Youth prison accord 'close'
By Kevin Dayton
Advertiser Big Island Bureau
By Kevin Dayton
The state is "very close" to settling a lawsuit over alleged abuse of gay and transgender wards at the Hawai'i Youth Correctional Facility, with the state pledging to change its policies at the youth prison and pay $625,000 to resolve the case.
The American Civil Liberties Union sued the state last year on behalf of three wards who said they were physically and emotionally abused by guards because of their sexual orientations.
One of the wards is a lesbian, another is a male-to-female transgender, and the third is gay, according to the state attorney general's office.
The wards in the lawsuit, described in court only by initials to protect their privacy, said they were targeted because of their sexual orientation or perceptions about their sexual orientation.
The gay and transgender youths also claimed to be victims of harassment by other youths at the prison, and said correctional officers at the facility watched but did not intervene "in any meaningful manner," according to the attorney general's office.
Lois Perrin, legal director for the ACLU of Hawai'i, declined to discuss the settlement because it has not been finalized.
Deputy Attorney General John Molay said the state is not admitting to any wrongdoing in the case, but said the two sides have agreed on the $625,000 settlement.
Of that money, $600,000 would go to the former wards and the ACLU, and $25,000 will be spent on a contract with Oregon juvenile justice expert Marty Beyer to help the state draft new policies to deal with sexual orientation at the youth prison, Molay said.
"We are going to create new policies and procedures to protect the civil rights of lesbian, gay, bisexual and transgender wards," he said.
U.S. District Judge Michael Seabright last year issued a preliminary injunction in the case, ordering that youth corrections officers cannot abuse, harass or unfairly treat juvenile wards based on their sexual orientation.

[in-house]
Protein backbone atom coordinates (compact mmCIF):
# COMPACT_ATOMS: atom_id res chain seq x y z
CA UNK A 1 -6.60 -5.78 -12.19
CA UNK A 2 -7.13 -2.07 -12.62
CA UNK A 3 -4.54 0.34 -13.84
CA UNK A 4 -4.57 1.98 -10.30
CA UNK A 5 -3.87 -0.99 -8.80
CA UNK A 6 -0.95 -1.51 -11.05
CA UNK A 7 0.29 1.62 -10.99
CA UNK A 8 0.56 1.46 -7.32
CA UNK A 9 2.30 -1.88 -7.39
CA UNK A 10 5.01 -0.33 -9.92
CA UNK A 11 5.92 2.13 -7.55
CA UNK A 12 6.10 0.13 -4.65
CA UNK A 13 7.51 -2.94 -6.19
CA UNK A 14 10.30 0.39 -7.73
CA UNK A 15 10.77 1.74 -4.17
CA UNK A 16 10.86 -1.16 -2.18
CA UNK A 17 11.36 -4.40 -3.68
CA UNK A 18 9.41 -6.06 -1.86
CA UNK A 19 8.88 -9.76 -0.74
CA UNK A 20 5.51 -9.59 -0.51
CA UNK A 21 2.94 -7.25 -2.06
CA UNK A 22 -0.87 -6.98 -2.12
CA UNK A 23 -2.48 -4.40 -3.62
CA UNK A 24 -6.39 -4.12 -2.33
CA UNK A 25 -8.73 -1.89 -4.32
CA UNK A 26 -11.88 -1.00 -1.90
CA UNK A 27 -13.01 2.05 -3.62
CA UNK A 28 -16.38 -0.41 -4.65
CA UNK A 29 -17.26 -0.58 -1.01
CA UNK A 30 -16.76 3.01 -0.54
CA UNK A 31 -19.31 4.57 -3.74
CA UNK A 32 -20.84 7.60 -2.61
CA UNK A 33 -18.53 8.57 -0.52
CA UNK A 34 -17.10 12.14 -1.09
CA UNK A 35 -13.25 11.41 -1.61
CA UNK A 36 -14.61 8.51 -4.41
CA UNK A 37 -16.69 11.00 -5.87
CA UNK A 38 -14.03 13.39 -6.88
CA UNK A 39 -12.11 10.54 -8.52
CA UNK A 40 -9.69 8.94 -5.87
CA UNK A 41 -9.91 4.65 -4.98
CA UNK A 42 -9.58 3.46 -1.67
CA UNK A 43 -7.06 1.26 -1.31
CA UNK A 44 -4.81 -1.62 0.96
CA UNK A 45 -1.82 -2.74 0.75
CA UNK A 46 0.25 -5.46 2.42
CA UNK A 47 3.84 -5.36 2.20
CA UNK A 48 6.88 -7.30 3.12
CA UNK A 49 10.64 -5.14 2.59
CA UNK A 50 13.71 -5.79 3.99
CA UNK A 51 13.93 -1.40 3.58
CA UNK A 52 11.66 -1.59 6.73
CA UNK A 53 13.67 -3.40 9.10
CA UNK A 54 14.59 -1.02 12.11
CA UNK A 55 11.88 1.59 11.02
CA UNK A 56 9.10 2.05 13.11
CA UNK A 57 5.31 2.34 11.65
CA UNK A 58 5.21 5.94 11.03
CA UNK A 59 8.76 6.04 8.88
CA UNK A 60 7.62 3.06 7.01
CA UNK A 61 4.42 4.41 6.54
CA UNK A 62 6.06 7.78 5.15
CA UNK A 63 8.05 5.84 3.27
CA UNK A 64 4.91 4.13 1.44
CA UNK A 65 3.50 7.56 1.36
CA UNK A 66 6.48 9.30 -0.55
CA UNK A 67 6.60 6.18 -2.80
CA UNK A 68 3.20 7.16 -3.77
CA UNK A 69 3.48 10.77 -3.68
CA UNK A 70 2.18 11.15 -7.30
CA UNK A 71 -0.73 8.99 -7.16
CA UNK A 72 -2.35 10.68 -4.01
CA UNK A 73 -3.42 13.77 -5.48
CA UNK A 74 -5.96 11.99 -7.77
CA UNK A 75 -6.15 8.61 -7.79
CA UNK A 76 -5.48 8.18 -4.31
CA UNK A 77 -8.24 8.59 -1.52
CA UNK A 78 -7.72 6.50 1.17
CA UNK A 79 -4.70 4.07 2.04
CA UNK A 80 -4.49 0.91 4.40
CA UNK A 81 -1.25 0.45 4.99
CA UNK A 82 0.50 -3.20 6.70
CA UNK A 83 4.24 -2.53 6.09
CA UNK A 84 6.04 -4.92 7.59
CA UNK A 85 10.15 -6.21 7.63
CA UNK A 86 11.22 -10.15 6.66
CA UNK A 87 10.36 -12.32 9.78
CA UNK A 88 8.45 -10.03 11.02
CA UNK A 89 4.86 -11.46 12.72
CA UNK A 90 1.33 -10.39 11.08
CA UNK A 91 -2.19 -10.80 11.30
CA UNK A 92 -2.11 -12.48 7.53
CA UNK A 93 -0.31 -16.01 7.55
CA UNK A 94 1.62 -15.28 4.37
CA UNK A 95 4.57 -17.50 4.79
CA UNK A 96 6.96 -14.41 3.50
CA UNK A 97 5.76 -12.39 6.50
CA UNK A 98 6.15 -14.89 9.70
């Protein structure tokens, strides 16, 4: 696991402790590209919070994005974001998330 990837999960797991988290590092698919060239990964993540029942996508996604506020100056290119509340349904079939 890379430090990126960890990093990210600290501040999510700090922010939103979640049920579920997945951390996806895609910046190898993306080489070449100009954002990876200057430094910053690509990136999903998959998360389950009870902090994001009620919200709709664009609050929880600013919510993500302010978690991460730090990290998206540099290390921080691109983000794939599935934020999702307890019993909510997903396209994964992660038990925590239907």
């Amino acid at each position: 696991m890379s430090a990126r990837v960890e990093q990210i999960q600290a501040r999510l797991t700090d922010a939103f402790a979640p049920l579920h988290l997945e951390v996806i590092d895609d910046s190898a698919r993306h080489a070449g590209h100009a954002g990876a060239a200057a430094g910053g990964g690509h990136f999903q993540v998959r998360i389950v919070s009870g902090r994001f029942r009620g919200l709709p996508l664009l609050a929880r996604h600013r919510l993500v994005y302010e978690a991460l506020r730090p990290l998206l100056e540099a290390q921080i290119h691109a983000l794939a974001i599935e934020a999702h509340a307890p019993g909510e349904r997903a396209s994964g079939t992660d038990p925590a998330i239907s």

Molay said the settlement agreement will "closely mirror" the terms of Seabright's order in the case, which prohibited the state from discriminating against the youths based on their sexual orientation.
The order also instructs that the state should not isolate those youths except for emergencies to protect them from harassment and abuse, and that corrections officers should not use derogatory language toward wards because of their sexual orientation.
The order also requires that prison staff must stop other wards from using such terms, and requires the state to discipline employees who violate the order.
Under Seabright's order, the state is also required to investigate and respond to complaints by juveniles who allege discrimination and harassment based on sexual orientation.
The U.S. Department of Justice and the state have reached an agreement that will give officials here three years to correct serious problems at the Hawai'i Youth Correctional Facility and avoid federal intervention.
In February, the state entered into a separate agreement with the U.S. Department of Justice to address violations uncovered during an inspection of the youth prison in October 2004.
The report said the facility was in a "state of chaos" and lacked safeguards to protect the juveniles, a violation of their constitutional rights.
Federal officials have said the state has been working to correct the violations, and the agreement gave the state three years to make the necessary improvements.
A court-appointed monitor will oversee those improvements in areas ranging from staffing to healthcare, educational services and protection of wards from abuse.
Reach Kevin Dayton at email@example.com.